Tag Archives: Settlement

University of Cincinnati to Pay $4.85 Million to Family of Samuel DuBose After Police Shooting

The family of a man shot and killed by police during a traffic stop in July has reached a settlement of $4.85 million with the University of Cincinnati.

In addition to the money, the family of Samuel DuBose will receive approximately $500,000 in educational scholarships or free undergraduate education for DuBose’s 12 children, a memorial to DuBose will be created on campus, and the family will be included in future discussions with the Community Advisory Committee about police reform.

[RELATED: Cincinnati Officer Indicted for Murder After Body Camera Reveals False Report]

Ray Tensing, 25, was indicted for murder in the shooting death of DuBose, 43, on July 29, 2015. The shooting occurred during a traffic stop on July 19, 2015, in which Tensing pulled DuBose over for driving without a front license plate on his car.

Tensing told his fellow officers that he fired his gun because he feared for his life after his hand got caught on DuBose’s car, and he thought DuBose would run him over.

However, Hamilton County Prosecutor Joe Deters confirmed that the footage from Tensing’s body cam appeared to directly contradict his story by showing that the car did not did not start rolling until after Tensing pulled out his gun, shot DuBose in the head, and then fell backwards.

Deters called the shooting “totally unwarranted” and said it was the “most asinine act” he had ever seen from a police officer.

[RELATED: Officers Involved In Samuel DuBose Coverup Will Not Face Charges]

The same grand jury that indicted Tensing for DuBose’s murder announced on Aug. 1 that the other two University of Cincinnati officers who arrived on the scene would not face charges.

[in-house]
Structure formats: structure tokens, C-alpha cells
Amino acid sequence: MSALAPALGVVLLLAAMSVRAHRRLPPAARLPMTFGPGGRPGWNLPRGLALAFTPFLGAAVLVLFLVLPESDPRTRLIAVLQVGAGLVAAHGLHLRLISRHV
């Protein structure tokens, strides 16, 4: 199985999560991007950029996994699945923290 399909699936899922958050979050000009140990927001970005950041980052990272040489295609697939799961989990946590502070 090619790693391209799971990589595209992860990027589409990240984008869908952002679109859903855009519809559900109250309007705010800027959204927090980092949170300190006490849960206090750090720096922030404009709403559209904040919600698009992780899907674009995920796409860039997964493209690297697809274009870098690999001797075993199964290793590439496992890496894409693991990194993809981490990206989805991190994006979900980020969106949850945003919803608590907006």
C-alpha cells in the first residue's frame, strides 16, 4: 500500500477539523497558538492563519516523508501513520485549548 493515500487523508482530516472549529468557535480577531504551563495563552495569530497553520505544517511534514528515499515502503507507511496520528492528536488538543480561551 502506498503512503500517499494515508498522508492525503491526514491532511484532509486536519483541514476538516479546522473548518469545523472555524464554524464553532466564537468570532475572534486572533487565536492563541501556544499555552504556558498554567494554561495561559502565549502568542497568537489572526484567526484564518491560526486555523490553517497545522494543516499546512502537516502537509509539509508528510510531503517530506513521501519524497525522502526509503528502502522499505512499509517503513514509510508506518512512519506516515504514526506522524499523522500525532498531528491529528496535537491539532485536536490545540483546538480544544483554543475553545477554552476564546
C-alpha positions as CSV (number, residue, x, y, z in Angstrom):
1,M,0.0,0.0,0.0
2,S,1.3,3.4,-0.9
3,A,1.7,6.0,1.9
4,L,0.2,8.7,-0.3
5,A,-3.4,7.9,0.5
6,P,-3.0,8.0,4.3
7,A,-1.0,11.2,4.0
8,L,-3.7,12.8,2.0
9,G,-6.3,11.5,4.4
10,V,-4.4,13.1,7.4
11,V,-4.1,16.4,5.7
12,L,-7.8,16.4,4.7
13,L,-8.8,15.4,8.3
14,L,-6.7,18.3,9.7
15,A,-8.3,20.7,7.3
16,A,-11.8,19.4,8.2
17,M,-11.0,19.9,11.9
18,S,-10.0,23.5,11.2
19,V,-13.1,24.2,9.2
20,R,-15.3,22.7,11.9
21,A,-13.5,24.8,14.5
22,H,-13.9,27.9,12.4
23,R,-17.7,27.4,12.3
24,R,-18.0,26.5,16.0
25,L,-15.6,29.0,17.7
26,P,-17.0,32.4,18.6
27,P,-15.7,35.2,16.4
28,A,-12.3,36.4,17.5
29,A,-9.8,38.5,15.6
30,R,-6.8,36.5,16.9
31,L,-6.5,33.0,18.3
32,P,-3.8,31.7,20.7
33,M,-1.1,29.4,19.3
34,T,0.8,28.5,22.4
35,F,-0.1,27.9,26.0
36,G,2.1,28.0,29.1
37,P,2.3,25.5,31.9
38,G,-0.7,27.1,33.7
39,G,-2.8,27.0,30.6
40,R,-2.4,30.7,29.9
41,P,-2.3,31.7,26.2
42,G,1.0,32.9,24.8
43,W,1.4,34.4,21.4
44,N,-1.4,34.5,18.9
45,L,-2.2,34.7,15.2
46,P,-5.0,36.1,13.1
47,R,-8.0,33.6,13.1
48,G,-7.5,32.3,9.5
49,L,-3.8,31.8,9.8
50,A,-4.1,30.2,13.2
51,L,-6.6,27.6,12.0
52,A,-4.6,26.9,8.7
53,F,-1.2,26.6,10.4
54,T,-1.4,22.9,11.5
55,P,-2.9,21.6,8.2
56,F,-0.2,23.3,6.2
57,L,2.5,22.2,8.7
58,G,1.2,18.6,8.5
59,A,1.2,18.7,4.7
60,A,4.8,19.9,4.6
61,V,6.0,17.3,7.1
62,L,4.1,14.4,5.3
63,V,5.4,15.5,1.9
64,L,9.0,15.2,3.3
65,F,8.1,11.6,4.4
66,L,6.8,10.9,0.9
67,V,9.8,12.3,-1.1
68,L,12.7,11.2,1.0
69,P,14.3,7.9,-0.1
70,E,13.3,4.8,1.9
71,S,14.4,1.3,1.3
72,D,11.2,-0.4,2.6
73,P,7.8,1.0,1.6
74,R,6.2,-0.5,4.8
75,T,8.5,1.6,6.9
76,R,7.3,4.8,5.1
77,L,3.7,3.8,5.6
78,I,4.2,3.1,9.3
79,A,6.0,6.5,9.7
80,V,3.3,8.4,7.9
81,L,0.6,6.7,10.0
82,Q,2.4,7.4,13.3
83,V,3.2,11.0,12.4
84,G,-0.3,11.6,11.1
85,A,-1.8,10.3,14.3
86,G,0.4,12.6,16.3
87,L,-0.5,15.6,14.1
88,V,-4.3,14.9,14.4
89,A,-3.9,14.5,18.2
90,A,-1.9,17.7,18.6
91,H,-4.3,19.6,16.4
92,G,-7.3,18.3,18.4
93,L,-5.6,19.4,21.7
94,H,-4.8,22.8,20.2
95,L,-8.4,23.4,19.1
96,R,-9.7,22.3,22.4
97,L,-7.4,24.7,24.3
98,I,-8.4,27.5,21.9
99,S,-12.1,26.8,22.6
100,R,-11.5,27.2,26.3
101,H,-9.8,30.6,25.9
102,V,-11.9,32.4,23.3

Officers Phillip Kidd and David Lindenschmidt, who were initially placed on paid administrative leave while the university investigated, claimed they witnessed Tensing being dragged by DuBose’s car and corroborated his false account of the shooting.

In a statement from UC President Santa Ono, he said the agreement was made as part of the healing process for the family, as well as the community of Cincinnati.

“I want to again express on behalf of the University of Cincinnati community our deepest sadness and regrets at the heartbreaking loss of the life of Samuel DuBose,” Ono said. “This agreement is also part of the healing process not only for the family but also for our university and Cincinnati communities.”

Family Of Eric Garner And City Of New York Reach Settlement

The family of Eric Garner has reached a settlement with the city of New York. According to New York City Comptroller Scott Stinger, the city has agreed to pay the family $5.9 million to settle the lawsuit surrounding Garner’s choking death at the hands of New York police officers.

The Garner family was suing the city of New York for $75 million. Garner, who died 1 year ago this week, was approached by a number of officers who confronted him over selling loose leaf cigarettes. Garner’s death was captured on cell phone video. He was unarmed and told officers more than a dozen times that he could not breathe as the choke hold was applied. Garner’s final words, “I Can’t Breathe”, became a rallying cry in New York and across the nation as part of the Black Lives Matter movement.

On Monday, a statement released by the comptroller’s officer read in part: “Following a judicious review of the claim and facts of this case, my office was able to reach a settlement with the estate of Eric Garner that is in the best interests of all parties.”

Garner’s death was ruled a homicide, but the officer who choked Garner to death was cleared of wrongdoing by a Staten Island grand jury in December. That decision to not indict Officer Daniel Pantaleo sparked protests held by tens of thousands of activists in New York City and across the country.


Stringer said that the settlement doesn’t mean New York City has accepted liability for the death, but he believes the agreement “acknowledges the tragic nature of Mr. Garner’s death while balancing my office’s fiscal responsibility to the City.”

The New York Post reported that Ed Mullins, president of the NYPD union Sergeants Benevolent Association, was critical of the settlement deal. “In my view, the city has chosen to abandon its fiscal responsibility to all of its citizens and genuflect to the select few who curry favor with the city government,” Mullins told the Post. “Mr. Garner’s family should not be rewarded simply because he repeatedly chose to break the law and resist arrest.”